Regular Cleaning for Curtains
The weave, texture and colors of fabrics show dirt and wear differently. Inspect your curtains during weekly and monthly housecleaning sessions to evaluate their condition. If you notice stains, dust, mold or odors, refresh your curtains with one of these methods.
1. Spot-Clean With Detergent
Spot-cleaning is a simple way to remove stains and contaminants while the curtains are still on the rod. This method works well with heavy or textured fabrics and most dry-clean-only materials.
- Test a hidden area first to verify colorfastness.
- To spot-clean, dip a soft cloth into cool water mixed with laundry soap.
- Apply soapy water onto the spot. Gently rub with a moist, clean, lint-free cloth, working from the center outward.
- For tough stains, let the soapy solution sit a few minutes.
- Dip a clean cloth in plain water, and blot to remove the stain and soap.
- Blot to dry.
2. Deep Cleaning with Soap and Water
Deep cleaning removes contaminants and odors, prolongs the life of curtain material, refreshes colors and restores the texture and hand of the panels. Cottons, synthetics and blends are usually washable. As always, test a small patch before washing to verify fabric stability.
To deep clean with soap and water, follow these steps:
- Submerge the panel in soapy water in a tub or washing machine.
- Soak if heavily soiled.
- Drain. Refill the tub with fresh, cool water.
- If hand-washing, gently agitate to release embedded soil. If machine-washing, wash on the delicate cycle.
- Rinse until water runs clear.
- Hang or lie flat to dry.
3. Steam Cleaning
If your draperies are difficult to remove from the rod, steam cleaning removes contaminants and revives tired-looking fabrics. As with all cleaning methods, test a sample patch first.
- Close the curtains. Smooth out creases and folds. Work the front first.
- Hold the steamer approximately 6 inches from the curtain to avoid saturating the fabric.
- Work from top to bottom using the warmest steam setting the fabric will tolerate.
- Re-treat areas that are still soiled. Repeat the process on the back.
- Let the curtains air-dry on the rod.
Some curtains, such as those made of cotton and cotton blends, can be dried in a dryer. Rubber-backed and triple-weave curtains should be air-dried.
- If using a dryer, set on low heat or air. Remove panels while damp to avoid wrinkling.
- To air-dry, spread curtains over two lines or on several hangers. You can also lay them flat on clean towels. If drying inside, use fans or open windows to increase air circulation. If drying outside, avoid direct sunlight to prevent colors from fading.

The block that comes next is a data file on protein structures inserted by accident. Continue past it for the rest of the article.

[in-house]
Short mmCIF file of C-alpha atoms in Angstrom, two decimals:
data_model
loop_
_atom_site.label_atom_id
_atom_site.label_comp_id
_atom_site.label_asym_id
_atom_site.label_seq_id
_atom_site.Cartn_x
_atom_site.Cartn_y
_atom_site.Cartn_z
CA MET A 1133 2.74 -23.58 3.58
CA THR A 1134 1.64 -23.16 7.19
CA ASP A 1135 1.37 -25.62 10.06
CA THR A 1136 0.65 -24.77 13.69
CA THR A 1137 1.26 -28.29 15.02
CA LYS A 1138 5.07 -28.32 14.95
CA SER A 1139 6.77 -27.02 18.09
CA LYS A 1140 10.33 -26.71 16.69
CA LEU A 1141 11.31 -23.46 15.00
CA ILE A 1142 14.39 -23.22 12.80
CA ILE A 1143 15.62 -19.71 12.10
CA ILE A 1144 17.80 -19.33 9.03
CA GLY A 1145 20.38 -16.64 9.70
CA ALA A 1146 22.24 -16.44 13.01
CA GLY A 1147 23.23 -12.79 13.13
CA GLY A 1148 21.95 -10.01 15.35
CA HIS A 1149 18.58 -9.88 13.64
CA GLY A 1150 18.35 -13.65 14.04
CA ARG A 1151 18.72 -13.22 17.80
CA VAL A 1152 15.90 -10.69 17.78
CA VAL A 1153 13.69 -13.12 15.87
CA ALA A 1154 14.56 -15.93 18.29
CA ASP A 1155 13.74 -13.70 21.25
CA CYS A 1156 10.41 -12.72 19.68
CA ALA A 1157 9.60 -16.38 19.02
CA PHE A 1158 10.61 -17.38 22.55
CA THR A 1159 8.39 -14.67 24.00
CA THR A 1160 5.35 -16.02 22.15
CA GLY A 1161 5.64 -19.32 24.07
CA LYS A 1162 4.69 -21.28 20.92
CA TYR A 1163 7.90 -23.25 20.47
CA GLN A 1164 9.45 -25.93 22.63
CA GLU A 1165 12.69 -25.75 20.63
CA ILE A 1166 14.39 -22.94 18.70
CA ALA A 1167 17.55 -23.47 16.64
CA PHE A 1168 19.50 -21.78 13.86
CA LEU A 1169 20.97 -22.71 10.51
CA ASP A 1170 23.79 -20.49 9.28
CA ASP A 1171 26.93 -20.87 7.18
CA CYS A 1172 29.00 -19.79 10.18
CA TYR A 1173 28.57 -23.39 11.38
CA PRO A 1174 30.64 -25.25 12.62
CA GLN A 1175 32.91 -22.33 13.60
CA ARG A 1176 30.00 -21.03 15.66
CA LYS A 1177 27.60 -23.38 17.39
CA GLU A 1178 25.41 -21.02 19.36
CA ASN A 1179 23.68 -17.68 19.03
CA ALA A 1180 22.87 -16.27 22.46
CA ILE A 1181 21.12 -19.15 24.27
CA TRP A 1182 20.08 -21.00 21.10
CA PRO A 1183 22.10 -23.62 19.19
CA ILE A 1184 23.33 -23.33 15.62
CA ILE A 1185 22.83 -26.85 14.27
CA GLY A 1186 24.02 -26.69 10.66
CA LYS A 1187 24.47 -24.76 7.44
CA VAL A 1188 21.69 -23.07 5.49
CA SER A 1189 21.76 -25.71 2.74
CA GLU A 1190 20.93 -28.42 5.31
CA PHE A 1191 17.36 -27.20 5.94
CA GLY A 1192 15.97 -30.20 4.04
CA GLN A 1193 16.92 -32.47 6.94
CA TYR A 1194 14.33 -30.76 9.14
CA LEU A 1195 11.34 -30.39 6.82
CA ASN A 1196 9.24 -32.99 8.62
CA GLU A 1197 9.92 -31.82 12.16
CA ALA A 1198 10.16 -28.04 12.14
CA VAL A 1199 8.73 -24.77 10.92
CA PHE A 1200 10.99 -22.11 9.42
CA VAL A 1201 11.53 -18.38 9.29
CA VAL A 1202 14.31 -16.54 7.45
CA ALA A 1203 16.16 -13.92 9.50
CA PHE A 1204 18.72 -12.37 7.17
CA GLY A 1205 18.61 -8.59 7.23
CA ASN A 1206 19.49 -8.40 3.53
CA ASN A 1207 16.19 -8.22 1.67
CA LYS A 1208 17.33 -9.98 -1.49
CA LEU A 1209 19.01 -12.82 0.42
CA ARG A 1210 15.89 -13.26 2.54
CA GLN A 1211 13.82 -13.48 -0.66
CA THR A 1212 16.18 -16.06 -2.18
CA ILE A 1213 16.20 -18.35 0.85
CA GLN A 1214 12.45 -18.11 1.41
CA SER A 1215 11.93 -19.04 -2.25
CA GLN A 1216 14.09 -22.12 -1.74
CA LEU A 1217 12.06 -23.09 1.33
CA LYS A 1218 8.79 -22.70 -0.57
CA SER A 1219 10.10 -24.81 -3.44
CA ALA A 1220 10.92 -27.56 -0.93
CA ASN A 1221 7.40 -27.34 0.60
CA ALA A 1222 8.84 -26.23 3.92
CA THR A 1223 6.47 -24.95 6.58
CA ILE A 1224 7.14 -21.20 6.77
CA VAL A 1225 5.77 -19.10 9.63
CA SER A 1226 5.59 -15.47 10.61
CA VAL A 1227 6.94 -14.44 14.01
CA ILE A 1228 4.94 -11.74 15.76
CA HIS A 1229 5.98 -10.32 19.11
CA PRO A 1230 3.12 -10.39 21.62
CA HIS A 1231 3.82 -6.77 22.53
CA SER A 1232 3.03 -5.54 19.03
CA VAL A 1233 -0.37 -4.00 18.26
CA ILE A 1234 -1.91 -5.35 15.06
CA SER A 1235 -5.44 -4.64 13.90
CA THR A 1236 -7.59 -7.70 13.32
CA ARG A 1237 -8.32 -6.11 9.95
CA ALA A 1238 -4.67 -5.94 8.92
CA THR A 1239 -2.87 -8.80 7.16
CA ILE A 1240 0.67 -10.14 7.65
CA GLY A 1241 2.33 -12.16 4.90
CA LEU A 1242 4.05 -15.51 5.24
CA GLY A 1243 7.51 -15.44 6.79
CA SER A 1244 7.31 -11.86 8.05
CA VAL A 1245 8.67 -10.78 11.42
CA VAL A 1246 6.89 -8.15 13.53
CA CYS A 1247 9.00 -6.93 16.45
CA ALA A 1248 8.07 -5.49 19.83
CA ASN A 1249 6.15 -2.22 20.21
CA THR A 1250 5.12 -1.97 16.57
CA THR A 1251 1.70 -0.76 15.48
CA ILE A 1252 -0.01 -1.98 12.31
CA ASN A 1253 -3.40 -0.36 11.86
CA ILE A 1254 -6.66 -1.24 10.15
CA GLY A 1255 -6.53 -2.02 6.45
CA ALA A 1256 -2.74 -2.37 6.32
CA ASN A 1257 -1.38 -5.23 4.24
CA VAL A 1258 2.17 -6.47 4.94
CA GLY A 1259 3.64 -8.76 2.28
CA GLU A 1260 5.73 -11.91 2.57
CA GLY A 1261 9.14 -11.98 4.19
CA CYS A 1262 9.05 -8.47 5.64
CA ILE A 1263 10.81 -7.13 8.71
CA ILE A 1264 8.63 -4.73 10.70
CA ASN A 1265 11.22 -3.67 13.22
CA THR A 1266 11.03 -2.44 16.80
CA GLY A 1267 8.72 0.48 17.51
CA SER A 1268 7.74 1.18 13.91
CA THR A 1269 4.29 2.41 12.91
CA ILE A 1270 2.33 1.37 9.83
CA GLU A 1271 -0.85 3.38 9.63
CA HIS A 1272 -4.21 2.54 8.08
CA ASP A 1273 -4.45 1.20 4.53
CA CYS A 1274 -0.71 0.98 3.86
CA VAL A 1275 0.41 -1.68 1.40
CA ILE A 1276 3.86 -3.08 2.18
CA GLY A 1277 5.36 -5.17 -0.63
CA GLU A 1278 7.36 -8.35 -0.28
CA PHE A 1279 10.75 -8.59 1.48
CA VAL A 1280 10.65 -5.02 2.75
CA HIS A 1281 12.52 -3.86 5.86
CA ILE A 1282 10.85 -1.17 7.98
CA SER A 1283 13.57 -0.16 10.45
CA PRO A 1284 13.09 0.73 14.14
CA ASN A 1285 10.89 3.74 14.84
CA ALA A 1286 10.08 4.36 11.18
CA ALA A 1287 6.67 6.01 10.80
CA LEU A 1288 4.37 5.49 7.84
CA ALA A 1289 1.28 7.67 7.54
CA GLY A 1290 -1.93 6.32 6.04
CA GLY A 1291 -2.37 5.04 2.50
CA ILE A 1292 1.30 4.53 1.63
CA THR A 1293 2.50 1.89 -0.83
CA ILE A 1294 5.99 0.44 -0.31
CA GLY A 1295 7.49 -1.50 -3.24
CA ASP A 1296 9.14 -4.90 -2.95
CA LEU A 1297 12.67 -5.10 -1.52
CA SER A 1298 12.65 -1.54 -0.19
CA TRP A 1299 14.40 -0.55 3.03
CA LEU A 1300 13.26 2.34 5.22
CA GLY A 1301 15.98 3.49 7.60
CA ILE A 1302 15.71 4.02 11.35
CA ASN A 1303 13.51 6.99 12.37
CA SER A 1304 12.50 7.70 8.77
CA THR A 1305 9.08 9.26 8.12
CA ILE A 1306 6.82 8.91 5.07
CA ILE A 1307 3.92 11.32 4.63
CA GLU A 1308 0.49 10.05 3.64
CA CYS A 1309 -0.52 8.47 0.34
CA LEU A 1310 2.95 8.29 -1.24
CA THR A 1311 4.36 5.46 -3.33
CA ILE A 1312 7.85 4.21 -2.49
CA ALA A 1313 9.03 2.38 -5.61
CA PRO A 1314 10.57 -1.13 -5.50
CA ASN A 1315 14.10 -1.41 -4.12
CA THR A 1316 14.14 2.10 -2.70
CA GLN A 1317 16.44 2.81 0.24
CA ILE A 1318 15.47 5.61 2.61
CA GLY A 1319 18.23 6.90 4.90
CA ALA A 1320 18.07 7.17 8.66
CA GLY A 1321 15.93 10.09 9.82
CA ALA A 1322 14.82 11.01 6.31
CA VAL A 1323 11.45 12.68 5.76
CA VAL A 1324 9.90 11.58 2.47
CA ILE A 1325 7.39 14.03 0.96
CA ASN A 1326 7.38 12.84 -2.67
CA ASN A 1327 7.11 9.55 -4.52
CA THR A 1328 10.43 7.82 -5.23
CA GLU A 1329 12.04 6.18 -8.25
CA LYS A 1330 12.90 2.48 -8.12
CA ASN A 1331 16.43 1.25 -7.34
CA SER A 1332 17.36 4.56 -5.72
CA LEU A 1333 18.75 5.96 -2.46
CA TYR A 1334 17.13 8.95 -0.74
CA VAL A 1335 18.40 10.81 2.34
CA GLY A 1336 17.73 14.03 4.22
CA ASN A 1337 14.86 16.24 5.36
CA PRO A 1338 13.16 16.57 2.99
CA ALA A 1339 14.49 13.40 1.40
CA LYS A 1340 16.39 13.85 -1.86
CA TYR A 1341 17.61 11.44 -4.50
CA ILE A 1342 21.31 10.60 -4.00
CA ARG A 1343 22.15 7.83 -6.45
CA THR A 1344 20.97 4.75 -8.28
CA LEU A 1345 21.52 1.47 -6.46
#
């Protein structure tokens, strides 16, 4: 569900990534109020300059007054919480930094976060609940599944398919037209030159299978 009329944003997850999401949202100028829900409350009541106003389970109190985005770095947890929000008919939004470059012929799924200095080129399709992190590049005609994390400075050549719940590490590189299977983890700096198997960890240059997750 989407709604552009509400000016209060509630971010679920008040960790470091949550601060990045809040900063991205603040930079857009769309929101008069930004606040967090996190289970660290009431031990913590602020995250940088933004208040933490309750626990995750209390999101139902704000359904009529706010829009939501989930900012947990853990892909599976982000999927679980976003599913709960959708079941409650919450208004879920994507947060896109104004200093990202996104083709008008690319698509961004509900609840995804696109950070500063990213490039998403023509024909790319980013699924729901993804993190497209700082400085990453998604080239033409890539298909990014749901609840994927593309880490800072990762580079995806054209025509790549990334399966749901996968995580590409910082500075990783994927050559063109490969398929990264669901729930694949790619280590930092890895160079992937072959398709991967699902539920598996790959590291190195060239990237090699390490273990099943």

- Iron on the back, gently pulling seams to restore shape and prevent puckering.
- To line-dry rubber-backed curtains, make sure backings do not touch each other to prevent sticking. Iron rubber-backed curtains on the front using a steam iron and press cloth. Never allow the iron to touch the backing.
When Should You Wash Your Curtains?
Curtains should be laundered at least once each year. If you live in an area with a lot of traffic, pollen or dust, they may need to be washed more often. If yours look dingy or have lost their crispness, wash them as needed to revive them.
Deconovo's easy-care fabrics make washing curtains easy. The resilient fabric of our indoor-outdoor sheer curtains needs washing only two or three times a year. Our back tab sheers are machine-washable and air-dry quickly.
Tips for Cleaning Curtains the Easy Way
Including curtains in your regular cleaning schedule reduces the need for laundering and prolongs the fabric's life. Here are simple ways to keep your curtains looking good:
- Always test a patch before washing curtains the first time.
- Vacuum and dust weekly.
- If the curtains have an odor, hang them outdoors for a few hours. Alternatively, sprinkle with baking soda, wait 30 minutes, and vacuum.
- Spritz white vinegar or a mixture of vinegar and water to remove odors.
- When you wash your curtains, also clean curtain rods, grommets, hooks and accessories.
These simple tips on how to wash every kind of curtain will help you keep your window dressings in tip-top shape and enhance the beauty of your windows.
Browse our online catalog to see our extensive offerings of easy-care, attractive curtains, including blackout and thermal curtains, sheers, valances, café styles for kitchens and curtains for playrooms. Our staff can help you select sizes, styles and colors suitable for your windows and doors.